only one – iyąnkisdą (ee-YAHⁿNG-kee-sdahⁿ)

only two – nuwesdą (NOO-way-sdahⁿ)

only three – danyisdą (DAH-nyee-sdahⁿ)

only ten – grebrąsdą (GRAY-brahⁿ-sdahⁿ)

 

About (about one, about two, about three, etc.)

To express the idea of “about” with a number such as about one, about two, or about three, add -‘sų (soo) at the end of a number.  This is used in situations where you are unsure of the exact number.  For example, “There are about five cows in the field.”

 

about one – iyąnki’sų (ee-YAHⁿNG-kee’-sooⁿ)

about two – nuwe’sų (NOO-way’-sooⁿ)

about three – danyi’sų (DAH-nyee’-sooⁿ)

about seven – sahma’sų (SAH-hmah’-sooⁿ)

 

Multiplicative Numbers

This group of numbers is done a few different ways.  These are “times”, “fold”, “at a time”, “to each”, and “in each place”.

 

Times (once, twice, thrice, etc.)

To express once, twice, thrice, or one time, two times, three times, etc., add -hą (hahⁿ) to the end of the number.

 

once – iyąnkihą (ee-YAHⁿNG-kee-hahⁿ)

twice – nuwehą (NOO-way-hahⁿ)
Sometimes shortened to nuhą.

thrice – danyihą (DAH-nyee-hahⁿ)

four times – dowehą (DOH-way-hahⁿ)
Sometimes shortened to dohą.

five times – thatąhą (THAH-tahⁿ-hahⁿ)

ten times – grebrąhą (GRAY-brahⁿ-hahⁿ)

twenty times – grebrą nuwehą (GRAY-brahⁿ NOO-way-hahⁿ)

 

Times in a Row (two times in a row, three times in a row, four times in a row, etc.)

To express “in a row” or “in succession”, use the above suffix -hą (hahⁿ) at the end of a number and then add kigre (KEE-gray) after that.

 

two times in a row – nuwehą kigre (NOO-way-hahⁿ KEE-gray
Sometimes shortened to nuhą kigre.

three times in a row – danyihą kigre (DAH-nyee-hahⁿ KEE-gray)

four times in a row – dowehą kigre (DOH-way-hahⁿ KEE-gray)
Sometimes shortened to dohą kigre.

eight times in a row – grerabrįhą kigre (gray-RAH-breeⁿ-hahⁿ KEE-gray)

 

Fold (onefold, twofold, threefold, etc.)

To express onefold, twofold, threefold, etc., add -kihą (KEE-hahⁿ) to the end of the number.  These terms are also used for the English double, triple, quadruple, etc.

 

onefold – iyąnkikihą (ee-YAHⁿNG-kee-KEE-hahⁿ)

twofold – nuwekihą (NOO-way-KEE-hahⁿ)

sixfold – sagwekihą (SAH-gway-KEE-hahⁿ)

fiftyfold – grebrą thatąkihą (GRAY-brahⁿ THAH-tahⁿ-KEE-hahⁿ)

 

At a Time (one at a time, two at a time, three at a time, etc.)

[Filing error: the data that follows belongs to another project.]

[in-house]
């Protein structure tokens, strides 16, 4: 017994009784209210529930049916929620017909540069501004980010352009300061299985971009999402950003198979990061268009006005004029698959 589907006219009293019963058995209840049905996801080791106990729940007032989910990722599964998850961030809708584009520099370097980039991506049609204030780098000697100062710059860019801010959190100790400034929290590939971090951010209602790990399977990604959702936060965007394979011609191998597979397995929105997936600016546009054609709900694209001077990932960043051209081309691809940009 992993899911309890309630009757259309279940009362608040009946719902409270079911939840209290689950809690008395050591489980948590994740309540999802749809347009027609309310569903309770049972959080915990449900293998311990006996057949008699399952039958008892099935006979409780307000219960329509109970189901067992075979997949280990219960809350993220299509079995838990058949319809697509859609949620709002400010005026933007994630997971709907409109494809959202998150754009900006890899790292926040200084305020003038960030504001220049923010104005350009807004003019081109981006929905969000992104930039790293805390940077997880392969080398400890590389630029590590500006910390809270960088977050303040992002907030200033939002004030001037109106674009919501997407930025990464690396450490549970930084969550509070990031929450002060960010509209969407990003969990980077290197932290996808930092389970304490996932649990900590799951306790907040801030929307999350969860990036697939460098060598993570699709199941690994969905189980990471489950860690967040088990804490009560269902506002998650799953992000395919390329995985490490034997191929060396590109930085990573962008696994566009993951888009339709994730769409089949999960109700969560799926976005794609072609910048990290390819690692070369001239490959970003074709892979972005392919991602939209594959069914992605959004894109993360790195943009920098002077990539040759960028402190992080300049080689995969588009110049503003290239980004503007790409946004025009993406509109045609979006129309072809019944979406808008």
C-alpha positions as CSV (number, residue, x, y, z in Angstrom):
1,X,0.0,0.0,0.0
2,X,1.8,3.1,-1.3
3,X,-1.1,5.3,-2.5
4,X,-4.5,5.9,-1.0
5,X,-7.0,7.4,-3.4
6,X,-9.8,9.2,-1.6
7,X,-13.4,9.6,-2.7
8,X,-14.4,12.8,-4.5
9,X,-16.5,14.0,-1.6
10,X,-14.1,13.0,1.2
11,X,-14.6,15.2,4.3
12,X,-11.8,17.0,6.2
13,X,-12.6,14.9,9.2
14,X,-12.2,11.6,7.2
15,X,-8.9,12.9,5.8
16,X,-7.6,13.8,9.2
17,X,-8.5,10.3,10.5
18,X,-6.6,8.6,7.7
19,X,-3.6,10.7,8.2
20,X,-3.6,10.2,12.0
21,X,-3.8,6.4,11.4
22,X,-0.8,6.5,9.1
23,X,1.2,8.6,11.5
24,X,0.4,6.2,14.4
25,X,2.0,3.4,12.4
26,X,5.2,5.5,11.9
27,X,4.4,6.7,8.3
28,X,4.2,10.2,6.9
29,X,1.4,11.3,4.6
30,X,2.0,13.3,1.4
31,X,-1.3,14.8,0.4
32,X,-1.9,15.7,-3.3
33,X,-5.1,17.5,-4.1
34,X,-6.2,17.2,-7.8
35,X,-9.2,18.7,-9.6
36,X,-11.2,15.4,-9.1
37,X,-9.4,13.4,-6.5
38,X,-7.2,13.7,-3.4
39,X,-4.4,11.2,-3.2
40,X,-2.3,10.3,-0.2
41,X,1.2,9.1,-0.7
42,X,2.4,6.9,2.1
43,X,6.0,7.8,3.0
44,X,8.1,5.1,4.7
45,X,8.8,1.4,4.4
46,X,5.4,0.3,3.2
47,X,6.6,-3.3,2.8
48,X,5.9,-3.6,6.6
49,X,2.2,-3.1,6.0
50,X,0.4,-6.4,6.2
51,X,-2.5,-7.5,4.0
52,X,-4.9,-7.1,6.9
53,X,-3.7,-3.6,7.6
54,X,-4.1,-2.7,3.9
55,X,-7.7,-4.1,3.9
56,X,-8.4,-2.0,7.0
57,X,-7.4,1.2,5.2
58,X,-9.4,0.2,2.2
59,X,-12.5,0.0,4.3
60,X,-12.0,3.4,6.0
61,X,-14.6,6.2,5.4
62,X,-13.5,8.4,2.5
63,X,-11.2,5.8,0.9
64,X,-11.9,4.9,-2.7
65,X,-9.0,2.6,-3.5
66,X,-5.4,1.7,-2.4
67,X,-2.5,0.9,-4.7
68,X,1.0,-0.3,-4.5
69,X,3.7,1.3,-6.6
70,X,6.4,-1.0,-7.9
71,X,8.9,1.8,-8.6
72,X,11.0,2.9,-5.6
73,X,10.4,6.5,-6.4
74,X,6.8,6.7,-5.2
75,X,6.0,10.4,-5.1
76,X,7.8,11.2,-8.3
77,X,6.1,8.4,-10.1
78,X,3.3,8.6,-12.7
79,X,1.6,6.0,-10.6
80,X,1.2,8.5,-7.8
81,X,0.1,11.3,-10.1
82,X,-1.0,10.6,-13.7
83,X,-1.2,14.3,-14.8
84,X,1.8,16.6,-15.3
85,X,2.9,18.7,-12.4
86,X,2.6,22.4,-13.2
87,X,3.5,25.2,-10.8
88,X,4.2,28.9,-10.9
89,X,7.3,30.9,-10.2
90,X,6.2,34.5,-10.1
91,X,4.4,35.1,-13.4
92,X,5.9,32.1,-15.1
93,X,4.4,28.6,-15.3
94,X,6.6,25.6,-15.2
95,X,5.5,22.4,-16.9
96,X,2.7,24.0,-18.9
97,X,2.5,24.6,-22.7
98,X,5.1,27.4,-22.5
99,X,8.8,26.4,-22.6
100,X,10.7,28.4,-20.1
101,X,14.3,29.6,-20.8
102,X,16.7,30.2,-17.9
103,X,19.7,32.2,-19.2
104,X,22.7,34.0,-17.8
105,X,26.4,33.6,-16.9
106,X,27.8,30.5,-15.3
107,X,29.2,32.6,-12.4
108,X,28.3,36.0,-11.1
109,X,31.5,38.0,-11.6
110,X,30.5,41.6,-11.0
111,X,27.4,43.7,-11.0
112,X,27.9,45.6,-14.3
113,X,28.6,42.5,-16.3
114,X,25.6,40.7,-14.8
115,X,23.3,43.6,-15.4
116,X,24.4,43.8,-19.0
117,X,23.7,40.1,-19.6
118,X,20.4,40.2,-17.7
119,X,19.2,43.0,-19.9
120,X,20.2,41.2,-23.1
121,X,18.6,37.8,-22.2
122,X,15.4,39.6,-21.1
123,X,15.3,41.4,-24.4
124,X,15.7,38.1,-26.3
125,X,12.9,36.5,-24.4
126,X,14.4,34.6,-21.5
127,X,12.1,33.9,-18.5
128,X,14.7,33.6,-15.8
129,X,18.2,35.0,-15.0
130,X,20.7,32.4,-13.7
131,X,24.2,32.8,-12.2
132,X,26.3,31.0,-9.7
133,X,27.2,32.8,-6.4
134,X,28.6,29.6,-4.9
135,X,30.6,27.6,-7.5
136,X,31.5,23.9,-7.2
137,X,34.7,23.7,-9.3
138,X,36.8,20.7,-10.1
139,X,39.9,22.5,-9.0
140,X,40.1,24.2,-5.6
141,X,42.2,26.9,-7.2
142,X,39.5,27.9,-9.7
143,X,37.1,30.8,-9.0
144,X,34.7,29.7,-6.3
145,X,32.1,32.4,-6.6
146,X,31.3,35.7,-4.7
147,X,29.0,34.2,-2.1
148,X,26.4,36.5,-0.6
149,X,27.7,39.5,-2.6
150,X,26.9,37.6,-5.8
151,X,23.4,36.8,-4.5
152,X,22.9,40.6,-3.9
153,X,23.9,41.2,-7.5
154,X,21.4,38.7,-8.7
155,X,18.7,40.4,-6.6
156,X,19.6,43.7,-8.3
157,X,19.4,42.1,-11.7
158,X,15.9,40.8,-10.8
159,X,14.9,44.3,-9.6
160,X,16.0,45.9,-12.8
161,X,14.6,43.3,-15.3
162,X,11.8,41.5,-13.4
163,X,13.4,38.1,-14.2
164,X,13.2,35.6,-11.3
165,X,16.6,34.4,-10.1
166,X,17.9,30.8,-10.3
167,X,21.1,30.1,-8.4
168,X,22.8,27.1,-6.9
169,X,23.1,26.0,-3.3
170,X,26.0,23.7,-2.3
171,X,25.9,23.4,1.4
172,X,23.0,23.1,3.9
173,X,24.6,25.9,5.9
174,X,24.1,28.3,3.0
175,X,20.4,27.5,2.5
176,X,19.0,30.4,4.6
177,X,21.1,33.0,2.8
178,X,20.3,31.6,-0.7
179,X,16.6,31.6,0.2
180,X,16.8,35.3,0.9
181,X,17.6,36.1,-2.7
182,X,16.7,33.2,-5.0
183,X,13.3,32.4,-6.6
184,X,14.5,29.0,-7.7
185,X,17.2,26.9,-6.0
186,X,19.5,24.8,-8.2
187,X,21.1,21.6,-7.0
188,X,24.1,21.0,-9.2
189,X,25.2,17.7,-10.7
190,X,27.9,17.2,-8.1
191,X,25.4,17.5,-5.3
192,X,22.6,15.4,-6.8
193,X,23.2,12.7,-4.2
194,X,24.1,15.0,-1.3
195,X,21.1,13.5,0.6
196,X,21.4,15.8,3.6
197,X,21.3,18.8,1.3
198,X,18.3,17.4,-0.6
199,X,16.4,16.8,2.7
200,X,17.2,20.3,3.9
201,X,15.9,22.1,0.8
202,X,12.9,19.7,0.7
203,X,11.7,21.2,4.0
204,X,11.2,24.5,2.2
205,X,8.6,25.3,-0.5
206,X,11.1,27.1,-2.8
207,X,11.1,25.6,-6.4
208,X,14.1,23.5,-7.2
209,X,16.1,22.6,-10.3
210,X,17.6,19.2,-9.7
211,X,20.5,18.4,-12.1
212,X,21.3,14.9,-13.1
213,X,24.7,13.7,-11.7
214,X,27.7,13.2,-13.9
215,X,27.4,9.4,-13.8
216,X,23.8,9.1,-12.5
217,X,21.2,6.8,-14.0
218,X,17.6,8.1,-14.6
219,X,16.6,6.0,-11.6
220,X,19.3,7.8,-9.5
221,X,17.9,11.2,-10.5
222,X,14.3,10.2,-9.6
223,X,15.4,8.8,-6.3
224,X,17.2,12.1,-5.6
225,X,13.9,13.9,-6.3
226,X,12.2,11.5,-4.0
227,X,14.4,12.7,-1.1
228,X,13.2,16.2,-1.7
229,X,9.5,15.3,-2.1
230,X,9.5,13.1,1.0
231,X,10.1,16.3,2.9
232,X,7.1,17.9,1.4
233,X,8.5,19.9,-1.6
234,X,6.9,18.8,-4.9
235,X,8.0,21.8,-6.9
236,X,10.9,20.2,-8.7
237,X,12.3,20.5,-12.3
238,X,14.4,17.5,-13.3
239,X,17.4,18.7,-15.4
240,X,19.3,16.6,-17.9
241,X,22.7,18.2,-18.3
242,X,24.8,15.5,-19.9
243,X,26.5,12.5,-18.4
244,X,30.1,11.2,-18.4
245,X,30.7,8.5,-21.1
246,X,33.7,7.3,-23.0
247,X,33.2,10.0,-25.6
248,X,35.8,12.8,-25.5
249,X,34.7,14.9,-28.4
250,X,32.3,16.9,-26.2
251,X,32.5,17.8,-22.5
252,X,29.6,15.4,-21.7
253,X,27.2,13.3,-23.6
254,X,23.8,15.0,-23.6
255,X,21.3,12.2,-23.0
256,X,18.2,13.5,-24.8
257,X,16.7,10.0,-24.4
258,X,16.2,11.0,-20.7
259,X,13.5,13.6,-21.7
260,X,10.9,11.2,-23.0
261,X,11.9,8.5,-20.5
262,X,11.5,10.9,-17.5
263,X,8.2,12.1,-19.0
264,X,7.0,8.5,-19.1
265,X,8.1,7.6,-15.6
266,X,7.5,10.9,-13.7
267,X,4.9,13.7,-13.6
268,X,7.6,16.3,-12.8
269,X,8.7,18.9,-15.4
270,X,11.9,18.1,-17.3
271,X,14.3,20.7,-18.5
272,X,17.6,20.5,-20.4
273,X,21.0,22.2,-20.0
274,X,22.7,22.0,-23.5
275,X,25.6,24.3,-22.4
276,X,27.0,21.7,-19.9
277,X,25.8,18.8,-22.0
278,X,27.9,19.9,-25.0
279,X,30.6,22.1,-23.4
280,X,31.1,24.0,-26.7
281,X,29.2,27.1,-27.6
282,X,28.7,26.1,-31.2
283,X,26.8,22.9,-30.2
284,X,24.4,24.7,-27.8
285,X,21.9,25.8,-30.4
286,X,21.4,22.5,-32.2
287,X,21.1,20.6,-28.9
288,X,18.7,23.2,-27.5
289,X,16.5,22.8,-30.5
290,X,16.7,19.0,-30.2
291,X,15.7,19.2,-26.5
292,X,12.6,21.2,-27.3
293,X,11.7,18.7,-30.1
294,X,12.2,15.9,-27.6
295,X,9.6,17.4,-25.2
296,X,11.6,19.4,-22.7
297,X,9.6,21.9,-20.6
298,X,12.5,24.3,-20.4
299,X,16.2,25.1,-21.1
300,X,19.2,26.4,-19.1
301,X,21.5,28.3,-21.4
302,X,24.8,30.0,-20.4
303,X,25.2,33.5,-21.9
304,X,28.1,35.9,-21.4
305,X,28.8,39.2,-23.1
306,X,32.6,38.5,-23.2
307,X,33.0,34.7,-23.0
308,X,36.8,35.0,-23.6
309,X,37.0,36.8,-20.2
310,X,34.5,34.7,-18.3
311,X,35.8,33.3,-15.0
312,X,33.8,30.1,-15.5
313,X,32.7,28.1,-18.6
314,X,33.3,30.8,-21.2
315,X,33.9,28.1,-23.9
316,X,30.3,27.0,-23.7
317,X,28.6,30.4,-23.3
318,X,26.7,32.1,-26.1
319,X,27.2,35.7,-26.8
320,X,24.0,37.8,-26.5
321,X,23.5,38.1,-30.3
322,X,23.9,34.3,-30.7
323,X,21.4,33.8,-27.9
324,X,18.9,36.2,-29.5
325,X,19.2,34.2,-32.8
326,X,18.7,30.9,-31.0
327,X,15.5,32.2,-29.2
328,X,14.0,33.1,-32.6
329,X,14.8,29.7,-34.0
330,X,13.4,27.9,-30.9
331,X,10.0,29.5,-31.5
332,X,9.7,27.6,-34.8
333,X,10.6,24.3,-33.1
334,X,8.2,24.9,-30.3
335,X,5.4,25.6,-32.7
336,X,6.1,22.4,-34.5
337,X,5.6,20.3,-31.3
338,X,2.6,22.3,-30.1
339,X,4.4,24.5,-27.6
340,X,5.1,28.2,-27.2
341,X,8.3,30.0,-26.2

To express one at a time, two at a time, three at a time, etc., add -na (nah) to the end of the number.

 

one at a time – iyąnkina (ee-YAHⁿNG-kee-nah)

two at a time – nuwena (NOO-way-nah)

three at a time – danyina (DAH-nyee-nah)

thirteen at a time – grebrą agrį danyina (GRAY-brahⁿ ah-GREEⁿ DAH-nyee-nah)

 

To Each (one to each, two to each, three to each, etc.)

This group covers a situation where something is to be divided among different people.  For example, “Give two to each person here.”  To do this, add -nana (NAH-nah) to the end of a number.

 

one to each – iyąnkinana (ee-YAHⁿNG-kee-NAH-nah)

two to each – nuwenana (NOO-way-NAH-nah)

four to each – dowenana (DOH-way-NAH-nah)

thirty to each – grebrą danyinana (GRAY-brahⁿ DAH-nyee-NAH-nah)

 

In Each Place (one in each place, two in each place, three in each place, etc.)

This group covers a situation where something is to be divided and a certain amount put in each place.  For example, “Put five chairs in each room.”  To do this, add wamąhą (wah-MAHⁿ-hahⁿ) after a number.  (Sometimes wamąhą is rendered wahma (wah-HMAH)).

 

one in each place – iyąnki wamąhą (ee-YAHⁿNG-kee wah-MAHⁿ-hahⁿ)

two in each place – nuwe wamąhą (NOO-way wah-MAHⁿ-hahⁿ)
Sometimes rendered nuhą wamąhą or nuwamąhą.

four in each place – dowe wamąhą (DOH-way wah-MAHⁿ-hahⁿ)
Sometimes rendered dohą wamąhą or dowamąhą.

nine in each place – sanke wamąhą (SAHNG-kay wah-MAHⁿ-hahⁿ)

twenty-three in each place – grebrą nuwe agrį danyi wamąhą (GRAY-brahⁿ NOO-way ah-GREEⁿ DAH-nyee wah-MAHⁿ-hahⁿ)